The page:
Rochester Hills-based Oakland University has announced a $150-million fundraising campaign, the largest in the school’s history. It has raised more than $50 million in the campaign’s quiet phase over the past two years.
OU leaders hope to raise the $150 million by 2024. The campaign, which is called “Aspire. Advance. Achieve.” focuses on student success; teaching, research, and discovery; community collaboration; campus expansion; and innovative programs.
About 66 percent of OU undergraduate students receive scholarships and grants, and almost all students at the institution work one or more jobs. Nearly 30 percent of the university’s students are first in their families to attend college.
“Every dollar here is maximized,” says Ora Hirsch Pescovitz, president of OU. “Every dollar here goes further and faster, and every dollar here is put to work immediately. Investments in Oakland benefit not only our students, and not only our university, but also our community.
“About 93 percent of our graduates stay right here in southeastern Michigan. As Oakland University grows stronger and richer and more diverse through excellence in education, so does our community, and so do we.”
One gift of $1 million came from the Ted Lindsay Foundation. Ted Lindsay is a former Detroit Red Wing, and his gift will go to the Oakland University Center for Autism Outreach Services (OUCARES). The center will change its name to the Joanne and Ted Lindsay Foundation Autism Outreach Services at Oakland University.
“This gift by Mr. Lindsay and his foundation is a game-changer for OUCARES and our ability to provide outreach programming to our teenage and adult populations,” says Kristin Rohrbeck, director of OUCARES. “The generosity of this commitment will allow us to dramatically change the quality of life of so many families impacted by autism in our region.”
The center plans to use the gift to offer pre-employment training and develop social programs for teens and adults impacted by Autism Spectrum Disorder (ASD). It will also enhance programming for parents and caregivers of those with autism, allow the center to bring ASD speakers to campus, and provide scholarship funding.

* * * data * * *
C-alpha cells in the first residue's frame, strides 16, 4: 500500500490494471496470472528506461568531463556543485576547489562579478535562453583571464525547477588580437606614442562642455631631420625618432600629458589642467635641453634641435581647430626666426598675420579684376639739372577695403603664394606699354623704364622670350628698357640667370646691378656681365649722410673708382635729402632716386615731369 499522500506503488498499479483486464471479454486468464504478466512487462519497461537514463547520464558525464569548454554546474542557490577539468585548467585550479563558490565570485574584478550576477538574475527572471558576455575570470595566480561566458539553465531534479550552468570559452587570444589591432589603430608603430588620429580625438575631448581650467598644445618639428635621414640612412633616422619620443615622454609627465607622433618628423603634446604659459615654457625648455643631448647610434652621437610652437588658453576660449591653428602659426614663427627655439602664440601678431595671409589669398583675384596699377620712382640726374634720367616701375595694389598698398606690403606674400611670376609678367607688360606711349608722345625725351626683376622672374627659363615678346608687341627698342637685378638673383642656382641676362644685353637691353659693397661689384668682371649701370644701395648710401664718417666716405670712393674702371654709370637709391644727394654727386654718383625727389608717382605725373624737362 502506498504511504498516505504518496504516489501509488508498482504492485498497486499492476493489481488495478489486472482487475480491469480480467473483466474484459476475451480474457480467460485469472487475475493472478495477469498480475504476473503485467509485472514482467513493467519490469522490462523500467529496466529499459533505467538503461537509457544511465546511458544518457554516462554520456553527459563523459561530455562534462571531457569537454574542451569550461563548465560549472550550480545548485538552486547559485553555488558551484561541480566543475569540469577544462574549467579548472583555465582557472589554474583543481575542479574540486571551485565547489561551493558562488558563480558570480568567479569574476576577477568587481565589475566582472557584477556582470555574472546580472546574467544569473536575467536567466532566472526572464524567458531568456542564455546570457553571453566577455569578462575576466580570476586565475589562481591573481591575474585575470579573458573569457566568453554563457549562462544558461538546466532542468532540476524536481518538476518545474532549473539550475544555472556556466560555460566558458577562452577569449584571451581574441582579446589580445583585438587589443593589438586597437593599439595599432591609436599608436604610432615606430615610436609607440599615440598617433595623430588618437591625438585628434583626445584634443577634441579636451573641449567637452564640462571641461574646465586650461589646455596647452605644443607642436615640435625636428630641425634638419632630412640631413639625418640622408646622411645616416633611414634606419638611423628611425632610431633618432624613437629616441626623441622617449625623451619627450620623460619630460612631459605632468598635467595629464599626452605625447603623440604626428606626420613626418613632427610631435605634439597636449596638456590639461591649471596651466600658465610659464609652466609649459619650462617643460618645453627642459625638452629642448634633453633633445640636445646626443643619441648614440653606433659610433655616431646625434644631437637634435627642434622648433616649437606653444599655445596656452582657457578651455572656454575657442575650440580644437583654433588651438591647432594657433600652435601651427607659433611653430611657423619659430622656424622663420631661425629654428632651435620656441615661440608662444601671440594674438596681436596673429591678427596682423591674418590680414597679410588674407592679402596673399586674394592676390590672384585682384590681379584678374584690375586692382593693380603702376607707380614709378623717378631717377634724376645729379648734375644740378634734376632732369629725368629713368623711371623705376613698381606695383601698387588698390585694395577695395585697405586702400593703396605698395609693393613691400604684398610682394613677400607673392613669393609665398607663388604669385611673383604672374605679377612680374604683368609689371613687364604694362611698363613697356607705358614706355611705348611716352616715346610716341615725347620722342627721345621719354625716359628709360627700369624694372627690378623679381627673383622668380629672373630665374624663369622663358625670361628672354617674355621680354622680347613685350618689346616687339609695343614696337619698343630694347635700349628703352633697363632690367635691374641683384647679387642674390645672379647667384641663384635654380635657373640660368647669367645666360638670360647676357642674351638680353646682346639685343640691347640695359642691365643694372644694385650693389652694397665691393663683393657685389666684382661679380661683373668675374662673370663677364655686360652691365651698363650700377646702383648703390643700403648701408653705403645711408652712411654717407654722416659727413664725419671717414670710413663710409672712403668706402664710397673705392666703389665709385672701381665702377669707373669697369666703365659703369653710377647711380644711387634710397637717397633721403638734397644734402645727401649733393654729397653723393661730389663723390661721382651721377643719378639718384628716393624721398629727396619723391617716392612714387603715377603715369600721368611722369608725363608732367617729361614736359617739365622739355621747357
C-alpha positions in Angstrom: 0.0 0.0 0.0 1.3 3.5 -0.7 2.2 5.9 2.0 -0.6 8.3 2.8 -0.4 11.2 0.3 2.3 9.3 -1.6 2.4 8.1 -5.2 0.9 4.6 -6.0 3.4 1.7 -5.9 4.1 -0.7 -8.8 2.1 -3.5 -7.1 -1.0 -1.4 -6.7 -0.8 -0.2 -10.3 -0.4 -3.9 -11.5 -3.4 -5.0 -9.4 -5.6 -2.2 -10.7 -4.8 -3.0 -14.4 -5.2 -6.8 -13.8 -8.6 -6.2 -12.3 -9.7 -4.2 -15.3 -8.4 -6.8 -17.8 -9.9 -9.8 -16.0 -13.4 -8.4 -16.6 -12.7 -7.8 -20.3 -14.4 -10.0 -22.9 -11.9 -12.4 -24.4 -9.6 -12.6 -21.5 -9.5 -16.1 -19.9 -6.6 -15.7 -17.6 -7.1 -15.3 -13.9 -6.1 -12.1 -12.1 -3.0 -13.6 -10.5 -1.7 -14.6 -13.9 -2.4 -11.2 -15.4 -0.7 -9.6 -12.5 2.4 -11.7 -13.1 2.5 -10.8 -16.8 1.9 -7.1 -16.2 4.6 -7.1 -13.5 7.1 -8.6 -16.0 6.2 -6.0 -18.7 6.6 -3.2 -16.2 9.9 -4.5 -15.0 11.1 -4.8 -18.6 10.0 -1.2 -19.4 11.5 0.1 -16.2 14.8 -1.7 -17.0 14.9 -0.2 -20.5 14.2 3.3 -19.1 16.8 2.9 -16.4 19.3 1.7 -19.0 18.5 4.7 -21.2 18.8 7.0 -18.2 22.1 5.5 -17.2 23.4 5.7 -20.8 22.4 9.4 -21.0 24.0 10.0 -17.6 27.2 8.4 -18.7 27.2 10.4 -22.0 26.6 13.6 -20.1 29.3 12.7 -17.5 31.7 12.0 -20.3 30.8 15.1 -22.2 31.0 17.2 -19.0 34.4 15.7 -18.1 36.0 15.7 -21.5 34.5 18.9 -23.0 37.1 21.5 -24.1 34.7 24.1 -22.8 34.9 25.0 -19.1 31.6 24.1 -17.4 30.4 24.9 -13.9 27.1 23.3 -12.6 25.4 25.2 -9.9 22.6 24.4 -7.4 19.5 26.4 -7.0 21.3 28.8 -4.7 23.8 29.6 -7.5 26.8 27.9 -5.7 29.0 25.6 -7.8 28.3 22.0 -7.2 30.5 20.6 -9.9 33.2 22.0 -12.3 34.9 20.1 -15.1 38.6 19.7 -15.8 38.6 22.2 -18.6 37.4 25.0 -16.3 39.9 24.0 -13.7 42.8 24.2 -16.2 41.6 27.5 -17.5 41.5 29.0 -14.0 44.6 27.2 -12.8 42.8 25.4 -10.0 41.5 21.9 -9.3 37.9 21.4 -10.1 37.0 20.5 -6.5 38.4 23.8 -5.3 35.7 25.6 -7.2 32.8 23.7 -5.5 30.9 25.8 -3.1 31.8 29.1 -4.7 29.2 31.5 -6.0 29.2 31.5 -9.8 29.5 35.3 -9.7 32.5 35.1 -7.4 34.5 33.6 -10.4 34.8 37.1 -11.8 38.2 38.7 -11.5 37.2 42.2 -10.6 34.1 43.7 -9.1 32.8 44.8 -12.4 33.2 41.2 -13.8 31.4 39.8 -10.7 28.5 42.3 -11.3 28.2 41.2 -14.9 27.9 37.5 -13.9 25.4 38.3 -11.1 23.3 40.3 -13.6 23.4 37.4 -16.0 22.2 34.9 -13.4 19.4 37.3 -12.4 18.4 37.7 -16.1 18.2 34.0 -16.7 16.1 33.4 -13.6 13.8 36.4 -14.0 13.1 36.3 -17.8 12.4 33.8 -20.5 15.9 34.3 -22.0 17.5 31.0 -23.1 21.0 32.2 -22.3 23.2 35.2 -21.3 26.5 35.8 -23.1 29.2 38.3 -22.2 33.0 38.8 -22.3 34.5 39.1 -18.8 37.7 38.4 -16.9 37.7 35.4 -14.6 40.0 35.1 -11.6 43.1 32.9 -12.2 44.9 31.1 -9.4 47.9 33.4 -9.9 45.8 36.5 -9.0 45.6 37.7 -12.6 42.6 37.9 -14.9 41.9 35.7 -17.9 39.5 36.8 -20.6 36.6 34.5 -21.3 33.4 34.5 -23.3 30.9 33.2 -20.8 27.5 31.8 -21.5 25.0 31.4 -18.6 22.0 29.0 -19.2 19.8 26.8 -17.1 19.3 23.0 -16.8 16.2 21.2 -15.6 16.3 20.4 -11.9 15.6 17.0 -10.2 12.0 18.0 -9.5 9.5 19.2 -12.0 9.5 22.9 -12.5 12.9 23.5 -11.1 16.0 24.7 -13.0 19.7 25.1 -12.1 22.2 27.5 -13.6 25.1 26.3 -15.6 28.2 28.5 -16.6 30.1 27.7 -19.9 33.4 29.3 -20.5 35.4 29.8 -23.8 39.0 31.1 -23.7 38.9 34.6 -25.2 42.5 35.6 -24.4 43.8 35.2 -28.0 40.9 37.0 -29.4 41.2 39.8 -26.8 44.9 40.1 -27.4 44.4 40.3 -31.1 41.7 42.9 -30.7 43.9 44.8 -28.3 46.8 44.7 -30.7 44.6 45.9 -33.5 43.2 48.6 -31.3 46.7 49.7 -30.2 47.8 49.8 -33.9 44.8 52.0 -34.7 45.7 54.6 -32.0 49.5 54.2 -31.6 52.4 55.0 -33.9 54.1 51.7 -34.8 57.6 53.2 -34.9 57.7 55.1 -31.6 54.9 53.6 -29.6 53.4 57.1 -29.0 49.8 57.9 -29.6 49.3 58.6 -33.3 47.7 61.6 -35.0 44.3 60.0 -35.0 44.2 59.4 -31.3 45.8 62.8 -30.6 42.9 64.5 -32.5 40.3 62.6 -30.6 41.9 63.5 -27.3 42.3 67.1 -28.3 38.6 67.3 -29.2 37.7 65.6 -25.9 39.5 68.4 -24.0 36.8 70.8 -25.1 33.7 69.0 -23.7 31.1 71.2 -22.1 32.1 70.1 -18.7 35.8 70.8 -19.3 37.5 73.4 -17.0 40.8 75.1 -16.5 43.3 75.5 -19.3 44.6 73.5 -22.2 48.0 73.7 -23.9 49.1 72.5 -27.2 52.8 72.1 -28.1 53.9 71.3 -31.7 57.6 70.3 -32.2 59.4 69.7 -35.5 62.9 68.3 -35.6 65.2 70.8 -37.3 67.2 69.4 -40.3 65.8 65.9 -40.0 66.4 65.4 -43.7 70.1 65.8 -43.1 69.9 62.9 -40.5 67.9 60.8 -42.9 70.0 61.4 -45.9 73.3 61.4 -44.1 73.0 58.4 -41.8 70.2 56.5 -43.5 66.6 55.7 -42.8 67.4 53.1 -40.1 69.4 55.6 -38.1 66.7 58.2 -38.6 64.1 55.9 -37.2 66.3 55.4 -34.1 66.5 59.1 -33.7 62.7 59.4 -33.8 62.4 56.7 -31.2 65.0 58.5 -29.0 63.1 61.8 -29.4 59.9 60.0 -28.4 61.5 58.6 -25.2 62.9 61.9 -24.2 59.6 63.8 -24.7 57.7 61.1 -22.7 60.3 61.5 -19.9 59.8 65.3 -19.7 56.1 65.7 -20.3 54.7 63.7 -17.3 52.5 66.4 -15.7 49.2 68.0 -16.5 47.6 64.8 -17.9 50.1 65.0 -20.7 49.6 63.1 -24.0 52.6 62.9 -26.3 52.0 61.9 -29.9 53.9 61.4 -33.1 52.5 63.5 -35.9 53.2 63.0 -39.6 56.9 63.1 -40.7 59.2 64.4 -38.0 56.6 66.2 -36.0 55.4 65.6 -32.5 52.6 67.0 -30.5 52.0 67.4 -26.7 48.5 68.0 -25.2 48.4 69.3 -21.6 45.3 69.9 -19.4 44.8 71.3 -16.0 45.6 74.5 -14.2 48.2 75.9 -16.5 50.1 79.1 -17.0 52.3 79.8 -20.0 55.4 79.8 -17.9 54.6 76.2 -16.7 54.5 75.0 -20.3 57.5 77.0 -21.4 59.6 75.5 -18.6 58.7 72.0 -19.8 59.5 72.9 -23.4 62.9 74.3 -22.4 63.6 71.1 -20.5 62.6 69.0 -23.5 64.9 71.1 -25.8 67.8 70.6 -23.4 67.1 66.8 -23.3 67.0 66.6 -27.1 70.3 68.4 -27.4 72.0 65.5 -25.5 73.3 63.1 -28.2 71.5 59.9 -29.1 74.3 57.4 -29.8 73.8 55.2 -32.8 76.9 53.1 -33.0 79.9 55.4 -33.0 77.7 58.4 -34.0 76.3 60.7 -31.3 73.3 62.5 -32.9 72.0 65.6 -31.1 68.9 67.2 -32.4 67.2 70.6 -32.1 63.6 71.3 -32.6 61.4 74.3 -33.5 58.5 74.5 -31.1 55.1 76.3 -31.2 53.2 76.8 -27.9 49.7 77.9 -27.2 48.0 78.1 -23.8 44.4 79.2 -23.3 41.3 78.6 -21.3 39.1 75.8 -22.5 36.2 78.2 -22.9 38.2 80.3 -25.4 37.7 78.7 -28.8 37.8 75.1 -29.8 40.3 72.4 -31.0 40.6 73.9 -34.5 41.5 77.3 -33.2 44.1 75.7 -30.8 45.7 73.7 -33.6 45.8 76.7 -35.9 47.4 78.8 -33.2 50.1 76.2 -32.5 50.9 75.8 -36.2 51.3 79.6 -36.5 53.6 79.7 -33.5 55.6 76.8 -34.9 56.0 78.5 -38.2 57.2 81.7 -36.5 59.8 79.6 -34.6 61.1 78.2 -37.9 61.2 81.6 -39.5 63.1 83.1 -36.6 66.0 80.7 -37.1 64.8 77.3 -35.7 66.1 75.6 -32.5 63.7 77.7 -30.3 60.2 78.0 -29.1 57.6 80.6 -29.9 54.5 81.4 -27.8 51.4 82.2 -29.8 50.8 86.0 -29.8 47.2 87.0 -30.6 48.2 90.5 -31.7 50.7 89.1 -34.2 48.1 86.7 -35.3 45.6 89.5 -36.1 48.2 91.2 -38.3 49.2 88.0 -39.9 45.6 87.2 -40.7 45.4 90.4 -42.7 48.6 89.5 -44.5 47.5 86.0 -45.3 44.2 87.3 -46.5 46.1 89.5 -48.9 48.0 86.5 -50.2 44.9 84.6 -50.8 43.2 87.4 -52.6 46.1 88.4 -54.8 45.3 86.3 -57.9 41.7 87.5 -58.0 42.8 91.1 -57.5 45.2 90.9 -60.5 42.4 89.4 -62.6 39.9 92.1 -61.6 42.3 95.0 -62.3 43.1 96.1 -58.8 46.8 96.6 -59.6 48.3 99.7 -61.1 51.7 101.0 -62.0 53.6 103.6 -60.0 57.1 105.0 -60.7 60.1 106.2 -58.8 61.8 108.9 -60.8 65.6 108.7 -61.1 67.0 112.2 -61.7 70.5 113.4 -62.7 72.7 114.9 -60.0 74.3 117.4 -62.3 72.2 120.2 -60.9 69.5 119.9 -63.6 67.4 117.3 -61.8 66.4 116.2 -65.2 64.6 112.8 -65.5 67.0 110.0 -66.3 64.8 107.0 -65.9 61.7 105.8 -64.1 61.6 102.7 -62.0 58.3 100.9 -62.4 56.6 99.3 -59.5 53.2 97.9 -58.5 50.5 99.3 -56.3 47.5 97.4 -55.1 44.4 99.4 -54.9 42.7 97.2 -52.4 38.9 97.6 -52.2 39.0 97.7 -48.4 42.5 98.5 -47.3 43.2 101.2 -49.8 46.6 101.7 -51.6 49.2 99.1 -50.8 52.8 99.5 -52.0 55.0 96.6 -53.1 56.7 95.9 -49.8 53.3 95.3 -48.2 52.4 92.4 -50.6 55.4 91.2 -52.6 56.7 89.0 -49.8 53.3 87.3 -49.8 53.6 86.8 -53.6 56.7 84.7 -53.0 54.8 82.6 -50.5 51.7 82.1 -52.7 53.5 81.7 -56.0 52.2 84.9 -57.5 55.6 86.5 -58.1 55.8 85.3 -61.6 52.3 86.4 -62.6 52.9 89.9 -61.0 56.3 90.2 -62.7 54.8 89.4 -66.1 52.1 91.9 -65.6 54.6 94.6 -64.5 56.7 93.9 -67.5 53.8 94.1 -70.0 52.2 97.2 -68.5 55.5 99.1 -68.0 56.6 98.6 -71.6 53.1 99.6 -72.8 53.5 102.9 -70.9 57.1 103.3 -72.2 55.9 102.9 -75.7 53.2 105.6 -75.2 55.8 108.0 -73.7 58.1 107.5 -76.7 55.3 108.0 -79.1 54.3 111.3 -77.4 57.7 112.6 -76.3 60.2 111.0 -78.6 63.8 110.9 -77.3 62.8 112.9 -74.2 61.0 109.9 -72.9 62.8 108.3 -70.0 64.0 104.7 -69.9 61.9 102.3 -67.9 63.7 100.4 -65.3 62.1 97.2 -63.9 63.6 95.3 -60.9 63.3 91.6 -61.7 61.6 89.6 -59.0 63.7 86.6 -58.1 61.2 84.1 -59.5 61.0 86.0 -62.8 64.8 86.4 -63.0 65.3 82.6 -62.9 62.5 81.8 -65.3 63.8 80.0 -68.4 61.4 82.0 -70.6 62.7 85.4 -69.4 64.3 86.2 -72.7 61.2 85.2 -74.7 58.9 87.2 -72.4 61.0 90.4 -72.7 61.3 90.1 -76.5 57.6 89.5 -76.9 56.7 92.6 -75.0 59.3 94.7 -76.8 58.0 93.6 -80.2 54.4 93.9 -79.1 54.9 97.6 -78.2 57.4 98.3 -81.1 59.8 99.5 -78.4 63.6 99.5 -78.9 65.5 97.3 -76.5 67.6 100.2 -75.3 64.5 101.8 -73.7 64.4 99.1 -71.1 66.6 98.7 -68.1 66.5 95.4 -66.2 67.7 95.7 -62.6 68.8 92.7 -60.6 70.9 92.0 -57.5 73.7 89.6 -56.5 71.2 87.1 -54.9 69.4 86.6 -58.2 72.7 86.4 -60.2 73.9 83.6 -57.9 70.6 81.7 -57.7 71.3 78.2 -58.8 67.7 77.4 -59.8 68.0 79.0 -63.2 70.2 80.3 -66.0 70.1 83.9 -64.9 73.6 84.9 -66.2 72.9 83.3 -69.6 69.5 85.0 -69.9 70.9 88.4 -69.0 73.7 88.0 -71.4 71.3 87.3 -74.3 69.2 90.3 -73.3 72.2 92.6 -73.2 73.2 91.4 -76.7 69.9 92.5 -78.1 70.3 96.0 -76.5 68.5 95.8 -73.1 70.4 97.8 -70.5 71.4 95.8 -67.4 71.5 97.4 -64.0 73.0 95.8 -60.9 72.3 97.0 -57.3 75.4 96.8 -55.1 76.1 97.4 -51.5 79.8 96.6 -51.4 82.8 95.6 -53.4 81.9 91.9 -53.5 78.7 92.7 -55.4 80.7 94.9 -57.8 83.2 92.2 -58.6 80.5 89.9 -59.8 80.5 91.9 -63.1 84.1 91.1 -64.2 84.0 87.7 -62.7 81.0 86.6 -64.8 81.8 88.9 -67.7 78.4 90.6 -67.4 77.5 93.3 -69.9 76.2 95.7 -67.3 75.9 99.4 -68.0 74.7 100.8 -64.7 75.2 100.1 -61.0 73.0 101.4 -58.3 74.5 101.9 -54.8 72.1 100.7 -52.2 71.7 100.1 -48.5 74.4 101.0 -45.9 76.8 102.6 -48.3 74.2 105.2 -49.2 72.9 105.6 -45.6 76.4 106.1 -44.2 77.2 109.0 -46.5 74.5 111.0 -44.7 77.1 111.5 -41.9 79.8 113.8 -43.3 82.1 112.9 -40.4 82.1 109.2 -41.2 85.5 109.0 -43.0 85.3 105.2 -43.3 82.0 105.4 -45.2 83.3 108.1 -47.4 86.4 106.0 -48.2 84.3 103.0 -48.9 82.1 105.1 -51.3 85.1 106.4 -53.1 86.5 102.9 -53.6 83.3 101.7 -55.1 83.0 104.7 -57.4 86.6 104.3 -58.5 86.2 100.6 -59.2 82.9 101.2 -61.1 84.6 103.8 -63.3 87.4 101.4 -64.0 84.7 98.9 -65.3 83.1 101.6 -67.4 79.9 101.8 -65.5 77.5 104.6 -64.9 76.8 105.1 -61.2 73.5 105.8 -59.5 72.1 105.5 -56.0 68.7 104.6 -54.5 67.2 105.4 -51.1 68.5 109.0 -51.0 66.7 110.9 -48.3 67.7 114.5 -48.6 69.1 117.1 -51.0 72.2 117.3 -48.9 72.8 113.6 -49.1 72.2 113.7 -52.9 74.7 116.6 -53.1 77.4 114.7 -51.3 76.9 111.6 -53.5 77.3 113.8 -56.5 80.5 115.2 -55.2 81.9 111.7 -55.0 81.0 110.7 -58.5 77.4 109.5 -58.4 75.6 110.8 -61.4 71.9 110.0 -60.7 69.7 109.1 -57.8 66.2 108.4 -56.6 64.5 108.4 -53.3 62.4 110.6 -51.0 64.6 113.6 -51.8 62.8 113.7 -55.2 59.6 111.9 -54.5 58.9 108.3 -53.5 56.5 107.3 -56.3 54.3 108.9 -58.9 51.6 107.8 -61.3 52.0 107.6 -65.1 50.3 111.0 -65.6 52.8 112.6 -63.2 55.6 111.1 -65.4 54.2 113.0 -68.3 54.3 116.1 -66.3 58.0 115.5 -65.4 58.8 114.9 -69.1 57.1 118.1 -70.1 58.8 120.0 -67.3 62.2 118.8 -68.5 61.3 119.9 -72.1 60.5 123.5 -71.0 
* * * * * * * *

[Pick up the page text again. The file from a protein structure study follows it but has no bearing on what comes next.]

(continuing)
“I hope that our support will not only help individuals with autism to be more active socially in OUCARES programs, but that it will have a positive impact on the entire family of the person who is involved at OUCARES,” says Lindsay. “We know that autism doesn’t only impact individuals; it impacts parents, caregivers, siblings, and many others who support the person with autism.”
The foundation has funded academic research and the continued work of autism programs around Michigan and across the country since 2001. The Center for Disease Control and Prevention estimates that at least one in 59 children are diagnosed with an ASD, a number that continues to grow.
“Because OUCARES operates as a nonprofit and is funded partly through donations, the power of this commitment, one of our single largest pledges to date for OUCARES, cannot be overstated,” says Pescovitz. “We are grateful to Mr. Lindsay and are committed to being good stewards of the trust he has put in us.”
The foundation was established by Lindsay and John Czarnecki, whose son has autism. It has raised more than $4 million with 13 percent allocated toward operating expenses. The donation to Oakland is the foundation’s second gift in excess of $1 million in less than two years following the creating of the Ted Lindsay Foundation HOPE Center at Beaumont Children’s Hospital in 2016. The foundation’s mission is to elevate public awareness regarding the need for increased funding and support for individuals with autism.
OU has offered an autism endorsement certificate for more than 30 years. The program has evolved into the center. OUCARES is the outreach services of the center and offers practicum training and internship placements for 10-25 students each year. It serves more than 2,300 individuals impacted by ASD annually through recreational programs, camps, and events.